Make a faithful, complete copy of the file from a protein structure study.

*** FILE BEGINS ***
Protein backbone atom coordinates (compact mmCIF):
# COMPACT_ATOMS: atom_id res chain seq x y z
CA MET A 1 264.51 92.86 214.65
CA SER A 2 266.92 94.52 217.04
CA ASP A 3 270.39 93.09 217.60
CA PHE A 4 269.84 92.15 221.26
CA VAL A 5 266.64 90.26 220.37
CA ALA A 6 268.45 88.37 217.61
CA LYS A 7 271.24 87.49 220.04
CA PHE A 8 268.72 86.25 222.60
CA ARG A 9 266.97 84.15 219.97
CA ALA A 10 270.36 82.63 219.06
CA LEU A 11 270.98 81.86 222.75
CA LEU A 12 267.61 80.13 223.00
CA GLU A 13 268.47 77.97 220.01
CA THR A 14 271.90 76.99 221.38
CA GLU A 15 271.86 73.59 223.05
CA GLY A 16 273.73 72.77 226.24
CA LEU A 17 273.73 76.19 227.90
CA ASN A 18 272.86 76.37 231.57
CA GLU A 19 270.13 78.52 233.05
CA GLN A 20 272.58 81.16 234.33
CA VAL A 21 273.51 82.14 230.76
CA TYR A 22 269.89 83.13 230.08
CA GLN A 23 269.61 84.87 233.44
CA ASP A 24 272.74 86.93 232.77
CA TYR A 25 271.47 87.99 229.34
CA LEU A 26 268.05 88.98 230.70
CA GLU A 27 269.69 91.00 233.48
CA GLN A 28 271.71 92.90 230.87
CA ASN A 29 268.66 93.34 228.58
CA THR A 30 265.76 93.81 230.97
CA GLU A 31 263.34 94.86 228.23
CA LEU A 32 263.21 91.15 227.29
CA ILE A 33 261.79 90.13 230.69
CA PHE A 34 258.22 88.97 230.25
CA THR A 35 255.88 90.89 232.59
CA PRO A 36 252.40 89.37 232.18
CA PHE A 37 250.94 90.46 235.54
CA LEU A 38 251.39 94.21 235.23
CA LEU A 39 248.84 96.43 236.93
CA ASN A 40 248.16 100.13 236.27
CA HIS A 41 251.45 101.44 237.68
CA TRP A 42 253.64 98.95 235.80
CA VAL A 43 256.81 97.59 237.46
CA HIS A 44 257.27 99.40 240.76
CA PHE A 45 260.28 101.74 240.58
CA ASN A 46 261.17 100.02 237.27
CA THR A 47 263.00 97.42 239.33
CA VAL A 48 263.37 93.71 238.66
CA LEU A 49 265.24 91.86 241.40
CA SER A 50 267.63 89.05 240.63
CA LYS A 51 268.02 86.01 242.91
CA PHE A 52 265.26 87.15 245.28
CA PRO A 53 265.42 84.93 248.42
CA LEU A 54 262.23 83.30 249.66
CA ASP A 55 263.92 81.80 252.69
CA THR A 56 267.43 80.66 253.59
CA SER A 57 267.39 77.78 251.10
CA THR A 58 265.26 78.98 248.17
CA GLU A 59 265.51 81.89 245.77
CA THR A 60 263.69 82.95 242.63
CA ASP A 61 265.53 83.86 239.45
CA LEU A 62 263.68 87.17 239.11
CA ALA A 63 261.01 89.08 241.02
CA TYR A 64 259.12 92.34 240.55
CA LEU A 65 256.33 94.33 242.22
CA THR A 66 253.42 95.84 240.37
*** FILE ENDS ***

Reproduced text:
Protein backbone atom coordinates (compact mmCIF):
# COMPACT_ATOMS: atom_id res chain seq x y z
CA MET A 1 264.51 92.86 214.65
CA SER A 2 266.92 94.52 217.04
CA ASP A 3 270.39 93.09 217.60
CA PHE A 4 269.84 92.15 221.26
CA VAL A 5 266.64 90.26 220.37
CA ALA A 6 268.45 88.37 217.61
CA LYS A 7 271.24 87.49 220.04
CA PHE A 8 268.72 86.25 222.60
CA ARG A 9 266.97 84.15 219.97
CA ALA A 10 270.36 82.63 219.06
CA LEU A 11 270.98 81.86 222.75
CA LEU A 12 267.61 80.13 223.00
CA GLU A 13 268.47 77.97 220.01
CA THR A 14 271.90 76.99 221.38
CA GLU A 15 271.86 73.59 223.05
CA GLY A 16 273.73 72.77 226.24
CA LEU A 17 273.73 76.19 227.90
CA ASN A 18 272.86 76.37 231.57
CA GLU A 19 270.13 78.52 233.05
CA GLN A 20 272.58 81.16 234.33
CA VAL A 21 273.51 82.14 230.76
CA TYR A 22 269.89 83.13 230.08
CA GLN A 23 269.61 84.87 233.44
CA ASP A 24 272.74 86.93 232.77
CA TYR A 25 271.47 87.99 229.34
CA LEU A 26 268.05 88.98 230.70
CA GLU A 27 269.69 91.00 233.48
CA GLN A 28 271.71 92.90 230.87
CA ASN A 29 268.66 93.34 228.58
CA THR A 30 265.76 93.81 230.97
CA GLU A 31 263.34 94.86 228.23
CA LEU A 32 263.21 91.15 227.29
CA ILE A 33 261.79 90.13 230.69
CA PHE A 34 258.22 88.97 230.25
CA THR A 35 255.88 90.89 232.59
CA PRO A 36 252.40 89.37 232.18
CA PHE A 37 250.94 90.46 235.54
CA LEU A 38 251.39 94.21 235.23
CA LEU A 39 248.84 96.43 236.93
CA ASN A 40 248.16 100.13 236.27
CA HIS A 41 251.45 101.44 237.68
CA TRP A 42 253.64 98.95 235.80
CA VAL A 43 256.81 97.59 237.46
CA HIS A 44 257.27 99.40 240.76
CA PHE A 45 260.28 101.74 240.58
CA ASN A 46 261.17 100.02 237.27
CA THR A 47 263.00 97.42 239.33
CA VAL A 48 263.37 93.71 238.66
CA LEU A 49 265.24 91.86 241.40
CA SER A 50 267.63 89.05 240.63
CA LYS A 51 268.02 86.01 242.91
CA PHE A 52 265.26 87.15 245.28
CA PRO A 53 265.42 84.93 248.42
CA LEU A 54 262.23 83.30 249.66
CA ASP A 55 263.92 81.80 252.69
CA THR A 56 267.43 80.66 253.59
CA SER A 57 267.39 77.78 251.10
CA THR A 58 265.26 78.98 248.17
CA GLU A 59 265.51 81.89 245.77
CA THR A 60 263.69 82.95 242.63
CA ASP A 61 265.53 83.86 239.45
CA LEU A 62 263.68 87.17 239.11
CA ALA A 63 261.01 89.08 241.02
CA TYR A 64 259.12 92.34 240.55
CA LEU A 65 256.33 94.33 242.22
CA THR A 66 253.42 95.84 240.37